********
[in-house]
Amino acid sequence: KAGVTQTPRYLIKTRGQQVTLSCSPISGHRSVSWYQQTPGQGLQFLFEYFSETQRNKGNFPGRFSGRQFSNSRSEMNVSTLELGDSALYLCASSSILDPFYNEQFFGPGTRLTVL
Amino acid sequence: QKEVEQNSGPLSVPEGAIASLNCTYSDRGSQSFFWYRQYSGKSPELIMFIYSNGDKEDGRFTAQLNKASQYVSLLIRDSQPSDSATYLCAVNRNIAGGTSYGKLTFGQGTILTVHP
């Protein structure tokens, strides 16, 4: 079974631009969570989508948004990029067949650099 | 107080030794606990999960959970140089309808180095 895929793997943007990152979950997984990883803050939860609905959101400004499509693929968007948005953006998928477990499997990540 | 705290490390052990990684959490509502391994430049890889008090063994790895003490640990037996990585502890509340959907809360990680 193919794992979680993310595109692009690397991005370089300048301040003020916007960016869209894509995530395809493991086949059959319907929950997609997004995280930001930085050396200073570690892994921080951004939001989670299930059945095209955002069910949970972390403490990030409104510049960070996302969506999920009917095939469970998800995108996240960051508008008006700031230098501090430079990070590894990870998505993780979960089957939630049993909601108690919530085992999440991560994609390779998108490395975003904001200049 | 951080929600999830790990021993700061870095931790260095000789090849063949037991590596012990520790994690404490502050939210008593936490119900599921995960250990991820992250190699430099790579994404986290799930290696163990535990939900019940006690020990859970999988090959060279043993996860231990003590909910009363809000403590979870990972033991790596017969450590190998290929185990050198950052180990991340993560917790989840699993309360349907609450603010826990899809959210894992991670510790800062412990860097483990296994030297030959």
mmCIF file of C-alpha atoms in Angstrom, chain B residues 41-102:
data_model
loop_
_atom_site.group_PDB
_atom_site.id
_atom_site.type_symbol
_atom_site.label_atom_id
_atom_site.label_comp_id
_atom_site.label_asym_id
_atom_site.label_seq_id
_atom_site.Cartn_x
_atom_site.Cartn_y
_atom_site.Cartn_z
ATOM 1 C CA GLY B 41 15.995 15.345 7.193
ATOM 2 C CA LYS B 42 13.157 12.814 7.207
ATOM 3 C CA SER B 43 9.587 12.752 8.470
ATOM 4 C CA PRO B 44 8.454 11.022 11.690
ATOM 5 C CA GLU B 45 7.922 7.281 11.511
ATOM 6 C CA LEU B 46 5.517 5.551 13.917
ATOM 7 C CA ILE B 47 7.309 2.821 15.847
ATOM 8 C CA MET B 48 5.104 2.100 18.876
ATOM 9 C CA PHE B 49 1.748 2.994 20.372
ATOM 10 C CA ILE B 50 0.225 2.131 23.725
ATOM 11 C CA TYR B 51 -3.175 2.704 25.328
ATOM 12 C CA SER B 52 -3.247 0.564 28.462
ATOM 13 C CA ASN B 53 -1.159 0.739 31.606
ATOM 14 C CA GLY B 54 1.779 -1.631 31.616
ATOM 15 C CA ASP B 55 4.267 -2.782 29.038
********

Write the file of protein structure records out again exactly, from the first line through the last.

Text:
[in-house]
Amino acid sequence: KAGVTQTPRYLIKTRGQQVTLSCSPISGHRSVSWYQQTPGQGLQFLFEYFSETQRNKGNFPGRFSGRQFSNSRSEMNVSTLELGDSALYLCASSSILDPFYNEQFFGPGTRLTVL
Amino acid sequence: QKEVEQNSGPLSVPEGAIASLNCTYSDRGSQSFFWYRQYSGKSPELIMFIYSNGDKEDGRFTAQLNKASQYVSLLIRDSQPSDSATYLCAVNRNIAGGTSYGKLTFGQGTILTVHP
């Protein structure tokens, strides 16, 4: 079974631009969570989508948004990029067949650099 | 107080030794606990999960959970140089309808180095 895929793997943007990152979950997984990883803050939860609905959101400004499509693929968007948005953006998928477990499997990540 | 705290490390052990990684959490509502391994430049890889008090063994790895003490640990037996990585502890509340959907809360990680 193919794992979680993310595109692009690397991005370089300048301040003020916007960016869209894509995530395809493991086949059959319907929950997609997004995280930001930085050396200073570690892994921080951004939001989670299930059945095209955002069910949970972390403490990030409104510049960070996302969506999920009917095939469970998800995108996240960051508008008006700031230098501090430079990070590894990870998505993780979960089957939630049993909601108690919530085992999440991560994609390779998108490395975003904001200049 | 951080929600999830790990021993700061870095931790260095000789090849063949037991590596012990520790994690404490502050939210008593936490119900599921995960250990991820992250190699430099790579994404986290799930290696163990535990939900019940006690020990859970999988090959060279043993996860231990003590909910009363809000403590979870990972033991790596017969450590190998290929185990050198950052180990991340993560917790989840699993309360349907609450603010826990899809959210894992991670510790800062412990860097483990296994030297030959």
mmCIF file of C-alpha atoms in Angstrom, chain B residues 41-102:
data_model
loop_
_atom_site.group_PDB
_atom_site.id
_atom_site.type_symbol
_atom_site.label_atom_id
_atom_site.label_comp_id
_atom_site.label_asym_id
_atom_site.label_seq_id
_atom_site.Cartn_x
_atom_site.Cartn_y
_atom_site.Cartn_z
ATOM 1 C CA GLY B 41 15.995 15.345 7.193
ATOM 2 C CA LYS B 42 13.157 12.814 7.207
ATOM 3 C CA SER B 43 9.587 12.752 8.470
ATOM 4 C CA PRO B 44 8.454 11.022 11.690
ATOM 5 C CA GLU B 45 7.922 7.281 11.511
ATOM 6 C CA LEU B 46 5.517 5.551 13.917
ATOM 7 C CA ILE B 47 7.309 2.821 15.847
ATOM 8 C CA MET B 48 5.104 2.100 18.876
ATOM 9 C CA PHE B 49 1.748 2.994 20.372
ATOM 10 C CA ILE B 50 0.225 2.131 23.725
ATOM 11 C CA TYR B 51 -3.175 2.704 25.328
ATOM 12 C CA SER B 52 -3.247 0.564 28.462
ATOM 13 C CA ASN B 53 -1.159 0.739 31.606
ATOM 14 C CA GLY B 54 1.779 -1.631 31.616
ATOM 15 C CA ASP B 55 4.267 -2.782 29.038